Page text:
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Taliban won't be allowed access to Afghan Central Bank reserves: US Treasury official

US Rep. Ilhan Omar (D-MN) (L) talks with Speaker of the House Nancy Pelosi (D-CA) during a rally with fellow Democrats before voting on H.R. 1, or the People Act, on the East Steps of the US Capitol on March 08, 2019 in Washington, DC. (AFP photo)
Economist Adewale "Wally" Adeyemo listens to questions during his Senate Finance Committee nomination hearing to be deputy secretary of the Treasury in the Dirksen Senate Office Building, in Washington, DC, the US, on February 23, 2021. (Photo by Reuters)

A US Treasury official has ruled out any possibility of allowing the Taliban to gain access to Afghan Central Bank reserves, which are largely held in the United States.

Deputy US Treasury Secretary Wally Adeyemo made the remark at the Senate Banking Committee on Tuesday, after the Taliban called for the United States to lift a block on more than $9 billion of Afghan Central Bank reserves held outside the country.

"We believe that it's essential that we maintain our sanctions against the Taliban but at the same time find ways for legitimate humanitarian assistance to get to the Afghan people. That's exactly what we're doing," Adeyemo said.

"Our goal is to make sure that we are implementing our sanctions regime against the Taliban…," he said, "but at the same time allowing for the permissible flow of humanitarian assistance into the country."

Adeyemo said the Treasury was taking every step it could within its sanctions regime to make clear to humanitarian groups that Washington wants to facilitate the flow of aid to the Afghan people.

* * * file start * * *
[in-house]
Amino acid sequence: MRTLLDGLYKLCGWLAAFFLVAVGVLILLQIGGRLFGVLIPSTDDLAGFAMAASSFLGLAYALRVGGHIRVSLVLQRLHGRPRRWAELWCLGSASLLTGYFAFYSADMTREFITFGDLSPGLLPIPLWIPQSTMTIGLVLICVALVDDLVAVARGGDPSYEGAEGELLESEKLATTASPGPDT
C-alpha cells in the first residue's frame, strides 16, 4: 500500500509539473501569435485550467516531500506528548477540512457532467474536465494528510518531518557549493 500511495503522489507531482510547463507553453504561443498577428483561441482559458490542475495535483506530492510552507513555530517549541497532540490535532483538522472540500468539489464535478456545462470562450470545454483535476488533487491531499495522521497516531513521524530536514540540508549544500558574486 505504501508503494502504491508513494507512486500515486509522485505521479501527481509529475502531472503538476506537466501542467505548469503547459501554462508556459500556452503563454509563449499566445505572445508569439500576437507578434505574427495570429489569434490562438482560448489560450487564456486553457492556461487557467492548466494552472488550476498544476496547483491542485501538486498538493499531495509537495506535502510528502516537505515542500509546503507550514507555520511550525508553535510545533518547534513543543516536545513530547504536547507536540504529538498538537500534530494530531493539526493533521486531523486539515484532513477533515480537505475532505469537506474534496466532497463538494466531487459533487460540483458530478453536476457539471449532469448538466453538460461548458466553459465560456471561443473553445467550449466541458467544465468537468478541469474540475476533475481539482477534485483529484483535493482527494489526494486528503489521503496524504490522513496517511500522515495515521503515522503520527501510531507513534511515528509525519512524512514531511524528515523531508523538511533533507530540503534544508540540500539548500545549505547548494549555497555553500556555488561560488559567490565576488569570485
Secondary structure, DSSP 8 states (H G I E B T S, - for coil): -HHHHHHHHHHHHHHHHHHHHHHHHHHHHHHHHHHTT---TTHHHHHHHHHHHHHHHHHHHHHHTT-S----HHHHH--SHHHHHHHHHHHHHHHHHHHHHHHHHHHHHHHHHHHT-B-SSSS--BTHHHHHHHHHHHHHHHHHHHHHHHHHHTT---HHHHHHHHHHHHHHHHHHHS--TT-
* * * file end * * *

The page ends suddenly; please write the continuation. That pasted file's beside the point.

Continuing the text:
However, he warned that the Taliban had to allow the flow of humanitarian assistance in Afghanistan.

The latest development comes as the Taliban's new interim government is struggling to contain a deepening economic crisis.

The war-ravaged country also needs urgent international action to support millions of people struggling with rising hunger and the collapse of services.

The Taliban's efforts to stabilize the situation have been undermined by international sanctions, as banks are running out of cash and civil servants are going unpaid.

The Taliban have warned Western diplomats that insisting on sanctions as a means to pressure their governance could undermine security and trigger a wave of economic refugees.

They have also warned the United States against destabilizing the government in Afghanistan, asking Washington to lift the ban on the Afghan Central Bank reserves.

Earlier this month, representatives from the Taliban and the United States held their first face-to-face meeting in the Qatari capital, Doha, since the withdrawal of foreign forces from Afghanistan. Washington said in those talks that it would free up the flow of humanitarian aid to Afghanistan after agreeing not to link such assistance to the formal recognition of the Taliban.

The Taliban announced the formation of a caretaker government on September 7. They first ruled Afghanistan from 1996 to 2001, when the United States invaded the country on the pretext of fighting terrorism following the September 11 attacks in the US.


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